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For Le Chateau founder, business is family affair

For Le Chateau founder, business is family affair

Some say you should never go into business with your family.

But for Herschel Segal, who started the Le Chateau clothing chain and David’s Tea, and his daughter Sarah Segal, who founded Squish Candy, a gourmet gummies company, family and business are a good combination.

At a conference last week ) organized by Futurpreneur Canada, a non-profit organization that helps young people start their own businesses, father and daughter shared experiences and offered advice.

Sarah openly admits she never wanted to go into the family business. “I felt that I would never been taken seriously… that I was getting what I was getting because I was in my family’s business.”

She studied sciences, went to work at a United Nations research centre in Beijing focused on water pollution, and was looking toward a life in academia, when her love of Pu’er tea pulled her back to Canada in 2010.

“It wasn’t planned,” Sarah says of her decision to join her dad in David’s Tea, which Herschel co-founded with his cousin David. “I got in for the right reasons … I got into the tea business because I love tea.”

Even though she stepped away from David’s Tea to launch Squish Candy in 2014, she remains on the board.

“It’s taking your hands off the steering wheel,” she said, noting a new management team is in place at David’s Tea. “It’s a chance to watch a company from a distance at a board level.
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“It’s very frustrating as entrepreneurs, as people who know the business, to see someone else do it. It’s like seeing someone else raise your kids.”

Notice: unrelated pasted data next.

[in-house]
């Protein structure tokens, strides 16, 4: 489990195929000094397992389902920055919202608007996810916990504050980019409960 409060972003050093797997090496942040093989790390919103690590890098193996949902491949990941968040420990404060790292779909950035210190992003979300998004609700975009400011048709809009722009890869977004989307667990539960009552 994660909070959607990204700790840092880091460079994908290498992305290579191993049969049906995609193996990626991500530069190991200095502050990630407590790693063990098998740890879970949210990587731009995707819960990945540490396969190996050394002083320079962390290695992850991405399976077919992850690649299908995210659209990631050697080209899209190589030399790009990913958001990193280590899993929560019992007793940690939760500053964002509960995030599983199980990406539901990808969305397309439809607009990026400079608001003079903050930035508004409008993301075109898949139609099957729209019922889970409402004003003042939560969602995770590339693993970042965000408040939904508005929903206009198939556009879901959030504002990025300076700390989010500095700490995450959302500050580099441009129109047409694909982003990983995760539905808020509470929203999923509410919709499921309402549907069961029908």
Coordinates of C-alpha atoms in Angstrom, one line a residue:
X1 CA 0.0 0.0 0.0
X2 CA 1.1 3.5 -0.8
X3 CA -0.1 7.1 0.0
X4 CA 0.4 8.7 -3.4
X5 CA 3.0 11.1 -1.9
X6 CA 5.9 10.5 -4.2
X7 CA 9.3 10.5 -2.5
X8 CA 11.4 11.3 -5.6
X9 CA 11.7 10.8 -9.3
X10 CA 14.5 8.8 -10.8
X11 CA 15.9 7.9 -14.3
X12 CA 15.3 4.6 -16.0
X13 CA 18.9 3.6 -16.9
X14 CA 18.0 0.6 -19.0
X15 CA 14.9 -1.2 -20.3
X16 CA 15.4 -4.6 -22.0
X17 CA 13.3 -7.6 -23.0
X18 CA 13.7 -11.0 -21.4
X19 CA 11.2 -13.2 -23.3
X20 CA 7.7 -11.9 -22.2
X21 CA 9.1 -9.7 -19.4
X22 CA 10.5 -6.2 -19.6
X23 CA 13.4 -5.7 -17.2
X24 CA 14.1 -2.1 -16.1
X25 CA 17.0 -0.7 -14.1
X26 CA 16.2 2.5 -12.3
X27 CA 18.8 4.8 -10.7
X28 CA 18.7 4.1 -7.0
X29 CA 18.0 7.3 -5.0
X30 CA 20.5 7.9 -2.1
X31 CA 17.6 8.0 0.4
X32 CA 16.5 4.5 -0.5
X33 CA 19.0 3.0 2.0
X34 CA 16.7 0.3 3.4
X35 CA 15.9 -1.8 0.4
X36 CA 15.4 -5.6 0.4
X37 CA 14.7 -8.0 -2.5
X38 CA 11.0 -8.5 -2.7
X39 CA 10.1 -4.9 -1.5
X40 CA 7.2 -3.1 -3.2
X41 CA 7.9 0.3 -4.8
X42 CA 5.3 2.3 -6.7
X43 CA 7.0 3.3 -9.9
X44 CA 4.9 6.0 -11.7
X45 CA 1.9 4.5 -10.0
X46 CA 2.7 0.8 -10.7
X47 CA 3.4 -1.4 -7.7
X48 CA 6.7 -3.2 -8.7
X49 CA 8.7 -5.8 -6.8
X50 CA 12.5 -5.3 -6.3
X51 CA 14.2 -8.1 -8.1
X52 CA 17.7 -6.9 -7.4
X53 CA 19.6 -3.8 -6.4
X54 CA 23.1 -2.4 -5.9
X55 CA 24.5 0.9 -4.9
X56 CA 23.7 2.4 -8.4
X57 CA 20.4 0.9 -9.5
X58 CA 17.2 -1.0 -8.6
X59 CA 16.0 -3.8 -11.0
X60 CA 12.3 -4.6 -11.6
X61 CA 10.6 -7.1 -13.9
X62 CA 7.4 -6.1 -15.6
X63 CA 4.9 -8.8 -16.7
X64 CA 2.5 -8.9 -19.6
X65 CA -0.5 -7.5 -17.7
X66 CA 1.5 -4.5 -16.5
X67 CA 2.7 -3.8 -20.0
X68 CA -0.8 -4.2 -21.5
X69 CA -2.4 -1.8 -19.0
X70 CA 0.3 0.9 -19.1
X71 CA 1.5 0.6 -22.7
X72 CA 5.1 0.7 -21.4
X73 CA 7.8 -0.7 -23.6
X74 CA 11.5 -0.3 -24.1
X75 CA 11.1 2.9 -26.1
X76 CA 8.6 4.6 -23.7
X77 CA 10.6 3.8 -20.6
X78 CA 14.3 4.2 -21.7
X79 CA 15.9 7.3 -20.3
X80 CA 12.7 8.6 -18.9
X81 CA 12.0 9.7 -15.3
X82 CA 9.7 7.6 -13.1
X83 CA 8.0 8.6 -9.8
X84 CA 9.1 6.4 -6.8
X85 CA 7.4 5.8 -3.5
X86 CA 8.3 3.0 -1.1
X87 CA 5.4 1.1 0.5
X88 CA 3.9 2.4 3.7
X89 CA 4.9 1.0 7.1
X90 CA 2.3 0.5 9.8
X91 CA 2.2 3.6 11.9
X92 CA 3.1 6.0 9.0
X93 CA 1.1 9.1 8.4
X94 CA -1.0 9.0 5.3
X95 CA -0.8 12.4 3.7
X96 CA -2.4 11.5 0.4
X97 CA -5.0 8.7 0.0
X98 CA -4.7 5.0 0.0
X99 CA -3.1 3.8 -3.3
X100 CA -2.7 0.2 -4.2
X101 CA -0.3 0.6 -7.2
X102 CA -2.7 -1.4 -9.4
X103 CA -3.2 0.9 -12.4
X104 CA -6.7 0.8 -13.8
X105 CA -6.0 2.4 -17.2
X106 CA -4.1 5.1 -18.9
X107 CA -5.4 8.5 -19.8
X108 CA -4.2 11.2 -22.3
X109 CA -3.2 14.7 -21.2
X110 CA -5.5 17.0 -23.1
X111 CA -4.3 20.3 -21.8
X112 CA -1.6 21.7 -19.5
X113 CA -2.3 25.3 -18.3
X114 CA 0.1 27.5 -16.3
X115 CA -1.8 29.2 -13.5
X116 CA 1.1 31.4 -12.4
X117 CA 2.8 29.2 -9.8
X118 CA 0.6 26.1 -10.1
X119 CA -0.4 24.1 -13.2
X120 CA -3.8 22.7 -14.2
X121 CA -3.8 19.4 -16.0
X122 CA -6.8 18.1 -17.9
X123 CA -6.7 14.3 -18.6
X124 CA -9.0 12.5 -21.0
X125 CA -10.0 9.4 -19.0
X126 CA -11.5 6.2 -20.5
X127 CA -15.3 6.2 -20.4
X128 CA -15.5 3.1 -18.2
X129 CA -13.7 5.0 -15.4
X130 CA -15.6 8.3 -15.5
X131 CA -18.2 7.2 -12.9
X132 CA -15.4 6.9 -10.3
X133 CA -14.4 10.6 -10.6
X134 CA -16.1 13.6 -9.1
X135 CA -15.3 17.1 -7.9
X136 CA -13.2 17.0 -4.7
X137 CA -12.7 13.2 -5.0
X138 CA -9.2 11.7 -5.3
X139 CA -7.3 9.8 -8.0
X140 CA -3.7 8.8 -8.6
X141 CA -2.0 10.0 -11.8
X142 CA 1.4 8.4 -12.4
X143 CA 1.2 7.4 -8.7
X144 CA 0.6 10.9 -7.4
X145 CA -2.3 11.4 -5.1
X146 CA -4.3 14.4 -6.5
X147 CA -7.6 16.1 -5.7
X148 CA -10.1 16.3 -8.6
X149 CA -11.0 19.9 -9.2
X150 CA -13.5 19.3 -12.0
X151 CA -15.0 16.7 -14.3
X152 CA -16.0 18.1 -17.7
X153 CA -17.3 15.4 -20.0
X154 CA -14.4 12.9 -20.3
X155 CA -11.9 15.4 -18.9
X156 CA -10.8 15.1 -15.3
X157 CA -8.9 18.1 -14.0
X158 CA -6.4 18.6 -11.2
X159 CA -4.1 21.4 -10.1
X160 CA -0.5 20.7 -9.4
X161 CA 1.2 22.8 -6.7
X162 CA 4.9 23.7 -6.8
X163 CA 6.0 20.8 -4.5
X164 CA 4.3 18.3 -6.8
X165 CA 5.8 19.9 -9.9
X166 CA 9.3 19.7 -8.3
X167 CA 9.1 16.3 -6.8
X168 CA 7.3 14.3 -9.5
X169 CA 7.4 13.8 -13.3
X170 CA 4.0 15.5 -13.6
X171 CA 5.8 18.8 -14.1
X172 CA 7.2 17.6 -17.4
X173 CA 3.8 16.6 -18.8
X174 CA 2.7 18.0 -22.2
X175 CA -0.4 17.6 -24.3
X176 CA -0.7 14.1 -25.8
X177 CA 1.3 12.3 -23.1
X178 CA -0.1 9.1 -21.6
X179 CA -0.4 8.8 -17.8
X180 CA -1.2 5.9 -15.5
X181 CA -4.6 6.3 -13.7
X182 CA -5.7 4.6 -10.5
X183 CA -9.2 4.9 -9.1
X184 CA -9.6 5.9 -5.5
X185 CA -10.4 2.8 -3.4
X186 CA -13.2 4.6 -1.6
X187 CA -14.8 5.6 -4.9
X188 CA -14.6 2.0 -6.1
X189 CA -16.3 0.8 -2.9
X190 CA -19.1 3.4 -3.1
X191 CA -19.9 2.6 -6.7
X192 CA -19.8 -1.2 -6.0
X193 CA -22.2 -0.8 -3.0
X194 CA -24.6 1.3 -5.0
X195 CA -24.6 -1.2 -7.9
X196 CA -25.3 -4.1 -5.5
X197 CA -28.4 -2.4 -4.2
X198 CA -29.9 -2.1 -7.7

Herschel concedes it’s challenging to join a family business – and Sarah is the only one of his children to enter the retail world.

“A family business—you’re damned if you, you’re damned if you don’t,” he said. “If you make a success, ‘Well, you’re the boss’s kid.’ If you fail, then how could you be so stupid with all that?

“You can’t win,” he said.

Squish has six locations in Canada including inside Hudson’s Bay flagship store on Queen St. Sarah says the company is looking to expand including possibly in suburban Toronto and Vancouver.

Given that businesses have been gravitating to the top-tier upscale malls, it is creating chances for new retailers in smaller malls. “It’s giving people opportunities to get in on short-term deals,” she said.

“I know that’s something as a young business, I’m extremely interested in,” she said, noting landlords are ready to make deals, such a six-month pop lease instead of a 10-year agreement.

“A mall spot might have been unattainable just a little while ago,” she added.

Sarah is focused on her artisanal candy venture, which has received financial backing from her father, though he remains completely hands off.

“I only offer advice if asked,” said Herschel, who has invested in the candy business along with other ventures. “It’s been tremendous to be able to work with her. I let her do her thing.”

And Sarah believes her father’s secret to success is his willingness to listen others, regardless of age or experience.

“He takes everyone seriously. He’s very open to creative ideas. He doesn’t care who is saying it,” she said.

“He cares about the quality of the idea. So I never felt like he listened to me because I am his daughter. He listens to everyone equally.”

Courtesy : thestar.com



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